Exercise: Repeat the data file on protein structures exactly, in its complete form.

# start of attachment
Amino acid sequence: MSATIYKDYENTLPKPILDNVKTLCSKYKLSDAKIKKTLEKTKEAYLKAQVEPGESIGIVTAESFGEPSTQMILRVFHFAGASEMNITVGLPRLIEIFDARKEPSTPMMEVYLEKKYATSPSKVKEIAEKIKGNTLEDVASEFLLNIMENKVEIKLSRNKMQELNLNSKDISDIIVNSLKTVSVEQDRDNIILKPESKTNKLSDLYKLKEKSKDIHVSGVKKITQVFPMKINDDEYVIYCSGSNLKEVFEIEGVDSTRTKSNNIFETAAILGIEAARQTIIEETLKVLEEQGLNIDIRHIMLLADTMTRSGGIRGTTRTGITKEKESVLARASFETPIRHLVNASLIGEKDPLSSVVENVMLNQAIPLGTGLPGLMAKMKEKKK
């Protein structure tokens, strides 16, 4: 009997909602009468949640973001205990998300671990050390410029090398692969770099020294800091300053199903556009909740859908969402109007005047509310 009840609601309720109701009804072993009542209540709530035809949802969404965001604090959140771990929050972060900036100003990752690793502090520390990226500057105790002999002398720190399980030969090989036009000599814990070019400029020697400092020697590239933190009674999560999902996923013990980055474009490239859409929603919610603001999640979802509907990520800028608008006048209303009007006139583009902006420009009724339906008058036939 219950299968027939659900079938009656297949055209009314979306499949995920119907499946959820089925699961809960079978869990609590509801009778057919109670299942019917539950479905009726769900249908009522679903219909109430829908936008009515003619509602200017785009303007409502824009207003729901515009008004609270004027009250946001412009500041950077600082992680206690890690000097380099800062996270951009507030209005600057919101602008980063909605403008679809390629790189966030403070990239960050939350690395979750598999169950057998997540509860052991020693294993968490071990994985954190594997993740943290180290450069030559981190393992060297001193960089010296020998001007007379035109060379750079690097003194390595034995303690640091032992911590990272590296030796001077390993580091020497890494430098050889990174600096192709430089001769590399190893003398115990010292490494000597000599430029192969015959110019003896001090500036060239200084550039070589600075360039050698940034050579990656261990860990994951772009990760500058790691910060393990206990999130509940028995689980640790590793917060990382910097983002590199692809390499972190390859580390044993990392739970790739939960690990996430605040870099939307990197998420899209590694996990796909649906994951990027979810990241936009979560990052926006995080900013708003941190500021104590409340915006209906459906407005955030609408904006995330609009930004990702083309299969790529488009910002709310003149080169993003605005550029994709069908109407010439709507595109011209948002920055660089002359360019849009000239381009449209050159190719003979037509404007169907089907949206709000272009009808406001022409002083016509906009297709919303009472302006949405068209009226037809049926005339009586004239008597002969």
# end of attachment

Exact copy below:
Amino acid sequence: MSATIYKDYENTLPKPILDNVKTLCSKYKLSDAKIKKTLEKTKEAYLKAQVEPGESIGIVTAESFGEPSTQMILRVFHFAGASEMNITVGLPRLIEIFDARKEPSTPMMEVYLEKKYATSPSKVKEIAEKIKGNTLEDVASEFLLNIMENKVEIKLSRNKMQELNLNSKDISDIIVNSLKTVSVEQDRDNIILKPESKTNKLSDLYKLKEKSKDIHVSGVKKITQVFPMKINDDEYVIYCSGSNLKEVFEIEGVDSTRTKSNNIFETAAILGIEAARQTIIEETLKVLEEQGLNIDIRHIMLLADTMTRSGGIRGTTRTGITKEKESVLARASFETPIRHLVNASLIGEKDPLSSVVENVMLNQAIPLGTGLPGLMAKMKEKKK
């Protein structure tokens, strides 16, 4: 009997909602009468949640973001205990998300671990050390410029090398692969770099020294800091300053199903556009909740859908969402109007005047509310 009840609601309720109701009804072993009542209540709530035809949802969404965001604090959140771990929050972060900036100003990752690793502090520390990226500057105790002999002398720190399980030969090989036009000599814990070019400029020697400092020697590239933190009674999560999902996923013990980055474009490239859409929603919610603001999640979802509907990520800028608008006048209303009007006139583009902006420009009724339906008058036939 219950299968027939659900079938009656297949055209009314979306499949995920119907499946959820089925699961809960079978869990609590509801009778057919109670299942019917539950479905009726769900249908009522679903219909109430829908936008009515003619509602200017785009303007409502824009207003729901515009008004609270004027009250946001412009500041950077600082992680206690890690000097380099800062996270951009507030209005600057919101602008980063909605403008679809390629790189966030403070990239960050939350690395979750598999169950057998997540509860052991020693294993968490071990994985954190594997993740943290180290450069030559981190393992060297001193960089010296020998001007007379035109060379750079690097003194390595034995303690640091032992911590990272590296030796001077390993580091020497890494430098050889990174600096192709430089001769590399190893003398115990010292490494000597000599430029192969015959110019003896001090500036060239200084550039070589600075360039050698940034050579990656261990860990994951772009990760500058790691910060393990206990999130509940028995689980640790590793917060990382910097983002590199692809390499972190390859580390044993990392739970790739939960690990996430605040870099939307990197998420899209590694996990796909649906994951990027979810990241936009979560990052926006995080900013708003941190500021104590409340915006209906459906407005955030609408904006995330609009930004990702083309299969790529488009910002709310003149080169993003605005550029994709069908109407010439709507595109011209948002920055660089002359360019849009000239381009449209050159190719003979037509404007169907089907949206709000272009009808406001022409002083016509906009297709919303009472302006949405068209009226037809049926005339009586004239008597002969």